“More fundamentally, however, the discussion will now have to move to the detail of what our future relationship, including tax relationship, is with the EU. That’s a big task that may well take far longer than many envisage.”
Commodity prices top of sector’s worry list – not Brexit
Derek Leith, EY partner and head of Oil and Gas Tax, said: “While the oil and gas industry will have to adjust to a new reality, it is the future levels of commodity prices that top the sector’s worry list, not Brexit.
“The majority of UK Oil & Gas firms already operate not just within the EU but on a global level. The impact on the sector as a result from the UK leaving the EU, will not become visible overnight and will primarily stem from the regulatory side.
“The industry has so far been following European wide regulation on health and safety and recruitment issues, which will now have to be reviewed.”
US and EU private equity funds could see increased activity 
Colin Dempster, partner and head of restructuring at EY Scotland, said: “IPO (Initial Public Offering) activity can be expected to largely cease in the next 12 months.
“Increased uncertainty about the impact that the vote to Leave the EU will have on listing legislation, as well as the expected devaluation of the pound, is likely to hold activity back.
“One area of increased activity, however, could be from US and EU private equity funds looking to acquire assets in the UK, particularly if there is an impact on business valuations and a lower pound.
“Markets will be looking for signs of clear long term plans before confidence returns and activity picks up.”
Clear communications now vital for businesses
Cara Heaney, executive director of People Advisory Services at EY Scotland, said: “Businesses must use the next few months to assess their position in terms of their people. Clear employee communications will be vital at this time, particularly in Scotland where staff have already been through a period of uncertainty and we now have more unchartered territory to navigate.
“In the short to mid-term, businesses and HR departments are likely to need help thinking through what this means for their current recruitment plans and cross border movement of staff.
“Whether business visitors or formal assignments – how easy will it be for staff to continue to move freely throughout Europe for business travel and how easy will it be to fill roles across Europe by intra-company transfer going forward?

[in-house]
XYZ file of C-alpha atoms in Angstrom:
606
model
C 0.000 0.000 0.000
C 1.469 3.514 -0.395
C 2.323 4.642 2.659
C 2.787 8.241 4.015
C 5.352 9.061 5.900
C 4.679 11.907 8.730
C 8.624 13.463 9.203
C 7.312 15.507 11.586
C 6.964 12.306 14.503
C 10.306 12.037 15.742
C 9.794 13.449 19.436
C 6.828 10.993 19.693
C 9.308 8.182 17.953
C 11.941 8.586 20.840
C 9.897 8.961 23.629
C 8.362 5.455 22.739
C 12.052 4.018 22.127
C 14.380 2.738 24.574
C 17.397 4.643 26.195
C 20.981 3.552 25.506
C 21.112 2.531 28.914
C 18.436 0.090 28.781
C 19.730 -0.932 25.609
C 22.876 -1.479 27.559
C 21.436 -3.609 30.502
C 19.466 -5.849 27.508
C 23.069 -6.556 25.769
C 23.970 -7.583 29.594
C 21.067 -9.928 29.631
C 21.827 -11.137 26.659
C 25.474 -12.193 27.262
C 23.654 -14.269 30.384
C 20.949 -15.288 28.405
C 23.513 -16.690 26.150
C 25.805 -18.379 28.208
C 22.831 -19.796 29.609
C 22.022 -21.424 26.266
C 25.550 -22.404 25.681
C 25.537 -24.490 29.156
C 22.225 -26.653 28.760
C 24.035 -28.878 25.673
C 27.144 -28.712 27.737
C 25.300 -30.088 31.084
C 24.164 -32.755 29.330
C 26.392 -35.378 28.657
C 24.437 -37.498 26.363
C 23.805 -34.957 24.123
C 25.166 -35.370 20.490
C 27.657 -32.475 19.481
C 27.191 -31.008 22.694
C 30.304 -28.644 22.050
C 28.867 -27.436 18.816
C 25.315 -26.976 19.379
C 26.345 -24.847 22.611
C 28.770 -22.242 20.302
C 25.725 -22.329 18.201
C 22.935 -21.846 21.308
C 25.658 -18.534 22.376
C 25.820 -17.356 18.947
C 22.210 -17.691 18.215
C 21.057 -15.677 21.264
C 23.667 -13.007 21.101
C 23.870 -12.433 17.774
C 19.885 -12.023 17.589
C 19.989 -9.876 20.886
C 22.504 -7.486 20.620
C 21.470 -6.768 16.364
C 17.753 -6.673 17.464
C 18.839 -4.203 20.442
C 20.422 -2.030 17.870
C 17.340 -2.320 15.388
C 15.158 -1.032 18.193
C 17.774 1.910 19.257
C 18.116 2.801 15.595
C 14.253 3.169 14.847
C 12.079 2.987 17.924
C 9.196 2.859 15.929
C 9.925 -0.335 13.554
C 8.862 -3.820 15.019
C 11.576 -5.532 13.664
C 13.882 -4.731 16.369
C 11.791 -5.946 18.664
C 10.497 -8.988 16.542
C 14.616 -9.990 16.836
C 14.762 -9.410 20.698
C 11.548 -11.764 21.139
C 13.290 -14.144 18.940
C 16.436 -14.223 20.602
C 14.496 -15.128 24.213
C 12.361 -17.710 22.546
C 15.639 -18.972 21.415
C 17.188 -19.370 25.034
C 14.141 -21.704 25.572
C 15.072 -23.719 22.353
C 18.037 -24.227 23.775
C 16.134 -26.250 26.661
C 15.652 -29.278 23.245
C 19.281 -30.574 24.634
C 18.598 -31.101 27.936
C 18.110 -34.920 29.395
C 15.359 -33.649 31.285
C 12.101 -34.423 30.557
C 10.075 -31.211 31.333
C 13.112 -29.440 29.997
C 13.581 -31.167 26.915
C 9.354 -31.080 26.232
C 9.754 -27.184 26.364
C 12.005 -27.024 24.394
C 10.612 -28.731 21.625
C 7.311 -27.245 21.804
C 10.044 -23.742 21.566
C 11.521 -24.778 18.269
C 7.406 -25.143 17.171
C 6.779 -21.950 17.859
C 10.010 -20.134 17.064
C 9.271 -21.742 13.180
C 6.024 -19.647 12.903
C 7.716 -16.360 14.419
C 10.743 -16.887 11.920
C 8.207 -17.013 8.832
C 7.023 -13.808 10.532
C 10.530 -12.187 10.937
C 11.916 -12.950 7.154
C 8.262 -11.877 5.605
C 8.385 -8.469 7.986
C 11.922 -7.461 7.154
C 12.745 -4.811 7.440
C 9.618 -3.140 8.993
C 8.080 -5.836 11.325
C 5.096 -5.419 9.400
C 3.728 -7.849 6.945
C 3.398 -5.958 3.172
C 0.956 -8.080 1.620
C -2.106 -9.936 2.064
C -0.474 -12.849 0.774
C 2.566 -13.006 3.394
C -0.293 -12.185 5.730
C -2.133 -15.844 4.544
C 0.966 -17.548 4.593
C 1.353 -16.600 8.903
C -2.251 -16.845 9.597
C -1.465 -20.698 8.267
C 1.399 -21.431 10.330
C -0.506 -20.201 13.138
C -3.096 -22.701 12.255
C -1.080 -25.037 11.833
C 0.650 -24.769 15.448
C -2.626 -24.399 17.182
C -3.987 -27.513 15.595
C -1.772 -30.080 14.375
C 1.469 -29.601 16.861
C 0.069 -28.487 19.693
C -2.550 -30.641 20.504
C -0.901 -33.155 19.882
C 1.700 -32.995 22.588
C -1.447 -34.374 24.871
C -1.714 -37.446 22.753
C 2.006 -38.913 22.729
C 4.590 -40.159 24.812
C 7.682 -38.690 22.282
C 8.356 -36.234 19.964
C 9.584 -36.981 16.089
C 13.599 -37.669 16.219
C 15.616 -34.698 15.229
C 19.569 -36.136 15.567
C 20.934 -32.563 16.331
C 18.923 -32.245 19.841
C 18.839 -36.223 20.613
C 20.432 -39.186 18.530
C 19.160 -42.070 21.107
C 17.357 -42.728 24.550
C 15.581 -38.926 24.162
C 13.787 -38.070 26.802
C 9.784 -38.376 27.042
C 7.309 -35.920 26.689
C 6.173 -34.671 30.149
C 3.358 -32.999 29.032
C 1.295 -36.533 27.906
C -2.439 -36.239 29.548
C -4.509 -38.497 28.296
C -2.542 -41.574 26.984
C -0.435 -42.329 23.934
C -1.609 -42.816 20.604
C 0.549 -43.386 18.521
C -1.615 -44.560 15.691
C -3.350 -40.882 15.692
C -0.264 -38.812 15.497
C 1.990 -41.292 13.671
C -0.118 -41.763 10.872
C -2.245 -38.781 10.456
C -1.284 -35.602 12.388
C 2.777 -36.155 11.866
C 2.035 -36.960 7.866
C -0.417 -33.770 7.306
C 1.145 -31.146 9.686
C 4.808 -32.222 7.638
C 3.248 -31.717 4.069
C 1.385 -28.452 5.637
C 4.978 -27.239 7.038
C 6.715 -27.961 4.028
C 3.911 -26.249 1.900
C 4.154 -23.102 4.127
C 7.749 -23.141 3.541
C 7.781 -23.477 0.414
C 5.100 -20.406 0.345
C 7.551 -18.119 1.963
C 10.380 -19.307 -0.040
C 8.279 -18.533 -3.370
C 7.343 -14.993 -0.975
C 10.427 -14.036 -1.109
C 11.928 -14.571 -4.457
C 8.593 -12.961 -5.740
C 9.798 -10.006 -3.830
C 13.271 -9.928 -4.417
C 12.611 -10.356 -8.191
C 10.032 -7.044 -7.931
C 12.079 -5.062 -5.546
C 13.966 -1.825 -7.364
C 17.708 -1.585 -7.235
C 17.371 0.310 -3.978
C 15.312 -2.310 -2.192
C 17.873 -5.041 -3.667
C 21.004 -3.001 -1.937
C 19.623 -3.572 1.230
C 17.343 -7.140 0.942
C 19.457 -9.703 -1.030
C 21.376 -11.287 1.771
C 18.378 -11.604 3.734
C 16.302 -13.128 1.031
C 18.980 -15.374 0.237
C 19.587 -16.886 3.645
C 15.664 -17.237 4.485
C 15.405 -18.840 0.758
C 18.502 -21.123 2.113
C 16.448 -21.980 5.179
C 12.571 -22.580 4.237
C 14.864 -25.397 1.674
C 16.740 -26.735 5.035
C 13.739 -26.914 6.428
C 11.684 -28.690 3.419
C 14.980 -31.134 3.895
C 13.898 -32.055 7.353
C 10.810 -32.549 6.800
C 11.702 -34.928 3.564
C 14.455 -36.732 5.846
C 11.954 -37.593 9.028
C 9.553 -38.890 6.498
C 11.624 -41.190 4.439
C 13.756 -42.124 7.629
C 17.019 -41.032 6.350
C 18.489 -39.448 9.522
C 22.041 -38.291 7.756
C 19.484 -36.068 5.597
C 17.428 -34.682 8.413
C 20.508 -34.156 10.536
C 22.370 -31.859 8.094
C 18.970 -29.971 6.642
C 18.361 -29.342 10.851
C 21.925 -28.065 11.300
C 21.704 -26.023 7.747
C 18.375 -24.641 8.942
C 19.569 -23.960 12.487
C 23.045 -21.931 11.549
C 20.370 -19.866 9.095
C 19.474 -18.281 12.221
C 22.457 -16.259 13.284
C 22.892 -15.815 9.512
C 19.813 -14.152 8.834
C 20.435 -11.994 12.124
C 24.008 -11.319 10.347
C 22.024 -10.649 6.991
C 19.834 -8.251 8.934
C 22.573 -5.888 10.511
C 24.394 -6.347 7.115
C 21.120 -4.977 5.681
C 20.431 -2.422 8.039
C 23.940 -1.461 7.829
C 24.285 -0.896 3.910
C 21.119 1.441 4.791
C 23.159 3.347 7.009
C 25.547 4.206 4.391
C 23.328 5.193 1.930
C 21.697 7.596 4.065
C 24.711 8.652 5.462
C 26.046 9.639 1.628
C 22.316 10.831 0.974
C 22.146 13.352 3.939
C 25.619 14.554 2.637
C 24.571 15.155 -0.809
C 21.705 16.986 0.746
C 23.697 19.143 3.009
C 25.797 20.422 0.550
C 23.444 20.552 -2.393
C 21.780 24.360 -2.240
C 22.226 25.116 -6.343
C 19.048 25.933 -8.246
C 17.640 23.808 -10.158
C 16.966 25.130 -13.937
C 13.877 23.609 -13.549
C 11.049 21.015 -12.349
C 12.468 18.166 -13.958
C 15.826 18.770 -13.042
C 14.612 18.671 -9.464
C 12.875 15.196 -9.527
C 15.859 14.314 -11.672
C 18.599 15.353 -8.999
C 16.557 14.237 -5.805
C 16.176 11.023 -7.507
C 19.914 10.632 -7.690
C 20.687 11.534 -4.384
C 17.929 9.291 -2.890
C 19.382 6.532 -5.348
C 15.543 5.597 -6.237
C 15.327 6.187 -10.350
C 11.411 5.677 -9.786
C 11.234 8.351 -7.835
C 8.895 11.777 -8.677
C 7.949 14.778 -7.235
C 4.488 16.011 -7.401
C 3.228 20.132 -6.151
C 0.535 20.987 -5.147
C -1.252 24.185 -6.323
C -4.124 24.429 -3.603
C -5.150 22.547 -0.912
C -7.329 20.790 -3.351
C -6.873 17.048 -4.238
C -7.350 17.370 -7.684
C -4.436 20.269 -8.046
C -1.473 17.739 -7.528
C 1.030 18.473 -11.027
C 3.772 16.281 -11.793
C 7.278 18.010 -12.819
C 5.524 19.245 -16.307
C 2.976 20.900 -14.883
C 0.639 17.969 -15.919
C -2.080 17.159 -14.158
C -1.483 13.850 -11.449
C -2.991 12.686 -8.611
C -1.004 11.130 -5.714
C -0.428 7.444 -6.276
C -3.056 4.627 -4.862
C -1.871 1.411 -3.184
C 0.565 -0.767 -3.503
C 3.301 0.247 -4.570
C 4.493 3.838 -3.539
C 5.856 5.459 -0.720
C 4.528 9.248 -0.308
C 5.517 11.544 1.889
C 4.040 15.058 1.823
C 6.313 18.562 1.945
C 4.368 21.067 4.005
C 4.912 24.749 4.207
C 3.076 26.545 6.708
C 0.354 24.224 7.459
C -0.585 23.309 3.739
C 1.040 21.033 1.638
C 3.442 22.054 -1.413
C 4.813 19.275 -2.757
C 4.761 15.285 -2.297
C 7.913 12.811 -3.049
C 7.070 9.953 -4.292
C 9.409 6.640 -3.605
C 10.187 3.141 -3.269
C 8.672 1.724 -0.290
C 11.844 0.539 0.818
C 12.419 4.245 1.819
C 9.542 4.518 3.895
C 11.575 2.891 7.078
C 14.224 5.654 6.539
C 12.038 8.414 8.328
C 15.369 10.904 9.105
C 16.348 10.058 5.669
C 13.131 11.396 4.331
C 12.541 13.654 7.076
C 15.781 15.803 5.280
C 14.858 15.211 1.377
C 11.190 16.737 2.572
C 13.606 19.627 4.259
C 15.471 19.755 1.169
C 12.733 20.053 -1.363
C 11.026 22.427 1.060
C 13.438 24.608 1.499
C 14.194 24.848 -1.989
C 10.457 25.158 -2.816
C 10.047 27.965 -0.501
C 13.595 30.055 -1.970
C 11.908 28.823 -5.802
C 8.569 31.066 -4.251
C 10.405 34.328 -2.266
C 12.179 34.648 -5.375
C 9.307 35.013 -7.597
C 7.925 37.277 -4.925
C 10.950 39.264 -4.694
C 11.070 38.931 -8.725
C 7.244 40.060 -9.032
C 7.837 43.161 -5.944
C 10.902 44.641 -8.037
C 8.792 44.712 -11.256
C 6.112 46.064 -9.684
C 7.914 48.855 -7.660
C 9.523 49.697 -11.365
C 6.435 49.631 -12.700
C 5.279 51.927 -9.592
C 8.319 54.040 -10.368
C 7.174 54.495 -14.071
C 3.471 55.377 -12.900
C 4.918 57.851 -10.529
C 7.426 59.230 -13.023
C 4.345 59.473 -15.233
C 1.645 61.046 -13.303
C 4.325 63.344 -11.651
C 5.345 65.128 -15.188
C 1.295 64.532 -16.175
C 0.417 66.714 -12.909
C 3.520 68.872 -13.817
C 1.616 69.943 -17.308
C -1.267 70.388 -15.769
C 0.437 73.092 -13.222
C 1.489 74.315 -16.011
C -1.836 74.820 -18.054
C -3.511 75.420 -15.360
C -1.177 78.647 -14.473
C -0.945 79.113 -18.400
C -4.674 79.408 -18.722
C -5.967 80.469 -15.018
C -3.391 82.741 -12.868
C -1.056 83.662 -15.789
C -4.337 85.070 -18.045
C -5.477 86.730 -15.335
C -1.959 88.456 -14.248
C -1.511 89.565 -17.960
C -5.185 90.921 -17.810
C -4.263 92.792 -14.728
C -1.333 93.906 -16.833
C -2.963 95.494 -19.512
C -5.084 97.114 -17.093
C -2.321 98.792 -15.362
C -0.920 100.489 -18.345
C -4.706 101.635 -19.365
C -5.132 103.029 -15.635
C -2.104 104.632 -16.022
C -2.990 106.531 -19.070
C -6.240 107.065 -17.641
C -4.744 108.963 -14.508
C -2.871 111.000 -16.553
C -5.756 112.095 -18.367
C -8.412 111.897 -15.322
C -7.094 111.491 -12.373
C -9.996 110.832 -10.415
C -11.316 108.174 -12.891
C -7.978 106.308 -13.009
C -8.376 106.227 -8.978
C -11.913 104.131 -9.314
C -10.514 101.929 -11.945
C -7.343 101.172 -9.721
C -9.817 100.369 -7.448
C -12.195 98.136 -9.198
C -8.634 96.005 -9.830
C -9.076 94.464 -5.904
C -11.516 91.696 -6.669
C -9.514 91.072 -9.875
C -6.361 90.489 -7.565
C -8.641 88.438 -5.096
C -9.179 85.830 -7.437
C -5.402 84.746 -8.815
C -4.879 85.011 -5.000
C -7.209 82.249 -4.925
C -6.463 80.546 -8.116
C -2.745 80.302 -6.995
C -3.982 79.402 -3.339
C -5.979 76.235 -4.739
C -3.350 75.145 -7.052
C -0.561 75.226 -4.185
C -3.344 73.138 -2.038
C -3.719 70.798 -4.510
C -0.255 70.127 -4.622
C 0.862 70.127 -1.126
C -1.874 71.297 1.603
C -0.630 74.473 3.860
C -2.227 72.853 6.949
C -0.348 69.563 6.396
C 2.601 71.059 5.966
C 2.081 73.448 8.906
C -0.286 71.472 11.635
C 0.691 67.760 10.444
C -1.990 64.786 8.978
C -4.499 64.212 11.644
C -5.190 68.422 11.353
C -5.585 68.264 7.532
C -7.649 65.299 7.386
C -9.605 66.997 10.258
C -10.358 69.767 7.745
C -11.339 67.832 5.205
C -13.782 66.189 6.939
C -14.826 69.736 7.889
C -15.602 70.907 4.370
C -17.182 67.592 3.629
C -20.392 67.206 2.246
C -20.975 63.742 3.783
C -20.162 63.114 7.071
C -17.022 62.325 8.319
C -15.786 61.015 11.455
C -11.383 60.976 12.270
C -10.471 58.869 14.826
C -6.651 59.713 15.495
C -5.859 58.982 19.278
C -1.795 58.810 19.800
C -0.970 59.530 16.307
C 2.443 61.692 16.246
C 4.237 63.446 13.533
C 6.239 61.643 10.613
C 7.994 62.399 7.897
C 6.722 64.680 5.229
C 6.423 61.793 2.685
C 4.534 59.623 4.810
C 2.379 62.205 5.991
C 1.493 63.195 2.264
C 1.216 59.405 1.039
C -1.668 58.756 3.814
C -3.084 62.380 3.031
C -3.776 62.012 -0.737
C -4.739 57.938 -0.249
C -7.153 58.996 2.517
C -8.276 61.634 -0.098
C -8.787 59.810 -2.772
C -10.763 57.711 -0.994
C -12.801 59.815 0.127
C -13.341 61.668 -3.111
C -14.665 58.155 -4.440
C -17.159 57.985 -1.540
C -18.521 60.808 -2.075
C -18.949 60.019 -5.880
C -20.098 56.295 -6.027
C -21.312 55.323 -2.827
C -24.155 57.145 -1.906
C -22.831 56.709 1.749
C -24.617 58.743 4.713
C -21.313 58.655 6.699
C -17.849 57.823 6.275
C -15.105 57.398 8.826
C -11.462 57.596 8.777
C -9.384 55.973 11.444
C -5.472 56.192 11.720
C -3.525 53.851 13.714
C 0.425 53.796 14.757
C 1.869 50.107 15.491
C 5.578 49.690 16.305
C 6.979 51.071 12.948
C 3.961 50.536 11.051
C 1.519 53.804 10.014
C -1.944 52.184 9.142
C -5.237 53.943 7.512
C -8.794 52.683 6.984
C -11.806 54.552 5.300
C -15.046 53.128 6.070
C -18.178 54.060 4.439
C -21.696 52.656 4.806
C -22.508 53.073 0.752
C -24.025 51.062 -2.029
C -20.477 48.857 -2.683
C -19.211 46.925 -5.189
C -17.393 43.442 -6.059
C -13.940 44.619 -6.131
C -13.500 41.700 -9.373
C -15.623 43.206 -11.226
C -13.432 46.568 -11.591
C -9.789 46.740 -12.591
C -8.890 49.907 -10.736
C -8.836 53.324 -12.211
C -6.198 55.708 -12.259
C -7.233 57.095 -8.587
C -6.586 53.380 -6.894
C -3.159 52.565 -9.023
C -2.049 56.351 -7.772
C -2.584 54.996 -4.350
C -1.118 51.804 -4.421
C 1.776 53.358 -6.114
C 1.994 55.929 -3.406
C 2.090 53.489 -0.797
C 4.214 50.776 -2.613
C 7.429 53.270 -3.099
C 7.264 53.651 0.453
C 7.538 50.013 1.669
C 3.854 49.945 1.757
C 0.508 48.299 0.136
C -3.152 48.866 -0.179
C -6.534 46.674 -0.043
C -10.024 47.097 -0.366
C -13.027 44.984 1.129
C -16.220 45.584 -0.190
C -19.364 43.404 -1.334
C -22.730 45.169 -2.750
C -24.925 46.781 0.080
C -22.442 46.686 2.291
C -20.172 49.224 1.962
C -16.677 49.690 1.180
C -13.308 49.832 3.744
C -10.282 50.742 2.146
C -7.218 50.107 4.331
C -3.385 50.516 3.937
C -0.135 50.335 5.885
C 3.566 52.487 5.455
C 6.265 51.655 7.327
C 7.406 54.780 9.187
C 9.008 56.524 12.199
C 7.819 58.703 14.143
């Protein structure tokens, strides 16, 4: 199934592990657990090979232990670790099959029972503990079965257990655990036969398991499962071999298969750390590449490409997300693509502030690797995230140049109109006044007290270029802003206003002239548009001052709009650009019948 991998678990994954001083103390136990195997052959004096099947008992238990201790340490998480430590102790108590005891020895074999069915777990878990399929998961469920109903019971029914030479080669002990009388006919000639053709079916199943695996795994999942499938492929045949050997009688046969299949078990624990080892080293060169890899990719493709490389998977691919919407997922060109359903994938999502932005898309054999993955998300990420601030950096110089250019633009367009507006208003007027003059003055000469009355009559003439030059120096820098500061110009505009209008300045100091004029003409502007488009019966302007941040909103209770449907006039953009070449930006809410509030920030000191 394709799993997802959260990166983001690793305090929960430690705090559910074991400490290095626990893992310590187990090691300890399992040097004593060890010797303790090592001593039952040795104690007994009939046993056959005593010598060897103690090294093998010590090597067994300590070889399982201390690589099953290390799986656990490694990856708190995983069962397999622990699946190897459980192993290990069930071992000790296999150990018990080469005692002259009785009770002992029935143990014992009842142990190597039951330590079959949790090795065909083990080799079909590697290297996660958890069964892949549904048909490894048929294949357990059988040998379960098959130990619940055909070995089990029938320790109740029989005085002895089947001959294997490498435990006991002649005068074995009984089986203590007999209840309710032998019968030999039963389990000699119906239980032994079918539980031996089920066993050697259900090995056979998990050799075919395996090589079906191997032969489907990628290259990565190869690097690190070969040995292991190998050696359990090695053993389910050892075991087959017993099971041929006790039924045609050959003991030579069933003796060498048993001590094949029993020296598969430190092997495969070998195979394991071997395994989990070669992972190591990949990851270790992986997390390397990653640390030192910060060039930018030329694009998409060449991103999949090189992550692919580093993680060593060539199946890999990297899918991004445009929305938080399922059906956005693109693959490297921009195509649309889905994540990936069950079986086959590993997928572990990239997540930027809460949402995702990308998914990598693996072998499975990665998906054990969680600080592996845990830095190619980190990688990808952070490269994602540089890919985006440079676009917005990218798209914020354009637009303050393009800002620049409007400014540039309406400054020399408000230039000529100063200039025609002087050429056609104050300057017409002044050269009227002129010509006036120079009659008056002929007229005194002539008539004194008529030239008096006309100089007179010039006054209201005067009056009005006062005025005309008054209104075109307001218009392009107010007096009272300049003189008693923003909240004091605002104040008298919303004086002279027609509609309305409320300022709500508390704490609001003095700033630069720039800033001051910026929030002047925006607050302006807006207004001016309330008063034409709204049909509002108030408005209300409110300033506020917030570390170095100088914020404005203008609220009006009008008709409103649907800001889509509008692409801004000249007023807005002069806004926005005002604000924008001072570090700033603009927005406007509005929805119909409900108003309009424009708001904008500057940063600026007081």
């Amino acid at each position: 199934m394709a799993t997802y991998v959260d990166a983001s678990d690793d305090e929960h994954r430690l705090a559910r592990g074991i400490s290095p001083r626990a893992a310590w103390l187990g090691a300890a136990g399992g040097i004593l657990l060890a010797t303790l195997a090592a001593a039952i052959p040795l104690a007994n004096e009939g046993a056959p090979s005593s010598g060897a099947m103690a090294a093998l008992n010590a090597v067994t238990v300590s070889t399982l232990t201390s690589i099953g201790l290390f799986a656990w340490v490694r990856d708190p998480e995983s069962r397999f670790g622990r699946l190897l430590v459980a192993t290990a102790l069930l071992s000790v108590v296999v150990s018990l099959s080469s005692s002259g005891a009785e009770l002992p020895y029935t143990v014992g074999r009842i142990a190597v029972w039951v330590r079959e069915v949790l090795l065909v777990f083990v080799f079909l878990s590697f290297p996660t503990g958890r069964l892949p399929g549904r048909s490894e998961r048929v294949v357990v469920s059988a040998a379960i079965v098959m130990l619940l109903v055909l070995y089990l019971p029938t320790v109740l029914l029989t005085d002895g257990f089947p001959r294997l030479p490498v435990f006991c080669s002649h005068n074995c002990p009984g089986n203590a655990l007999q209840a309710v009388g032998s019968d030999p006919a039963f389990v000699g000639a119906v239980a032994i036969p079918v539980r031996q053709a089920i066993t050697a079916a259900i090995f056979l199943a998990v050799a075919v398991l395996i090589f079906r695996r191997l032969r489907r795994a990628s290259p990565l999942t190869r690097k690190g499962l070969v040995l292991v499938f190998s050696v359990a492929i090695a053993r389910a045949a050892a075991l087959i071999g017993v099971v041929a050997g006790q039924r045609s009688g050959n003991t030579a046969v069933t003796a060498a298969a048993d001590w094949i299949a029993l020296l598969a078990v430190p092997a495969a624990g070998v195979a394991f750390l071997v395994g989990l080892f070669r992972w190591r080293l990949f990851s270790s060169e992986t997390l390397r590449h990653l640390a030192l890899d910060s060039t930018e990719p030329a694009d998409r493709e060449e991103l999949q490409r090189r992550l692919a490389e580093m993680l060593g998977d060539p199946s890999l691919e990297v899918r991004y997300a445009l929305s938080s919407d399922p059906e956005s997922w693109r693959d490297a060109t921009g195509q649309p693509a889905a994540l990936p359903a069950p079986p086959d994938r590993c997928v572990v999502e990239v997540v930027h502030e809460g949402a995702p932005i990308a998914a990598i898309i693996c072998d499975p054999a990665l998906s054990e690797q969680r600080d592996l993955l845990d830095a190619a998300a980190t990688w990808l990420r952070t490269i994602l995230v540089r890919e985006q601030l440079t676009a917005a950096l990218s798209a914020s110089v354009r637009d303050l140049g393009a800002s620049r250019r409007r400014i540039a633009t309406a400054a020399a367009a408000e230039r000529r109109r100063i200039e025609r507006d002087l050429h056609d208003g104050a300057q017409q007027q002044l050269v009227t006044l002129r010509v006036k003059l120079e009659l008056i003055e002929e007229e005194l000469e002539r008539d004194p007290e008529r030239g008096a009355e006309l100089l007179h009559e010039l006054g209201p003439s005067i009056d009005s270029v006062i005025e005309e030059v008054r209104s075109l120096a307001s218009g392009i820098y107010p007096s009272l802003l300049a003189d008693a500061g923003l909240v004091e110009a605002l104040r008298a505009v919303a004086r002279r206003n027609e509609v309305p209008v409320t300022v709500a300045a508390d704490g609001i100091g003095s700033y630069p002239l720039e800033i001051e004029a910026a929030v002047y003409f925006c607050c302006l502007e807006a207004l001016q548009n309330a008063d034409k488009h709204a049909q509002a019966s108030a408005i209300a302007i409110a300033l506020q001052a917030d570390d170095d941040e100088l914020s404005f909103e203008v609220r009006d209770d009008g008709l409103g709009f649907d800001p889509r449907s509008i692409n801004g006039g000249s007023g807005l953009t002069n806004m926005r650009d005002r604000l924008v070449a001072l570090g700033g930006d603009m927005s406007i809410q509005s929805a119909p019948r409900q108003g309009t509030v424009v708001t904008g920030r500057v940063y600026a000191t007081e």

“There is also a pastoral care point for employers with existing employees and their families currently on assignments in the EU.
“They will be keen to manage any immediate concerns and questions about what this means for those assignments and ongoing access to things like healthcare in member states currently facilitated by EU membership.”
Businesses will need to ‘hit the button’ on short-term contingency plans
Mark Harvey, EY senior partner, Scotland, said: “We are now entering unchartered territory after the majority of UK voters chose to leave the European Union (EU) yesterday.
“It’s the first time a member state has left the union, and this means that the consequences are almost impossible to predict.
“With the vote now cast, businesses will need to hit the button on the short-term contingency plans that many have been working on in recent months, while also starting to plan for the longer term.
“Businesses across Scotland must use the next few months to assess their position in terms of trade, their people and regulation.
“Communicating with staff about any potential employment issues that might arise, including the working and travel rights of European and UK employees, will be a high priority for many.
“Will these rights still exist in the post-Brexit world? This is likely to be a hotly debated issue.
“Leaving the EU could also have repercussions for Government policy in the coming months. For example, will the Government support certain sectors through subsidies or tax relief?
“With changes to tax policy possible, companies need to consider their current tax profile and how any new tax policies could affect their holding and financial structures.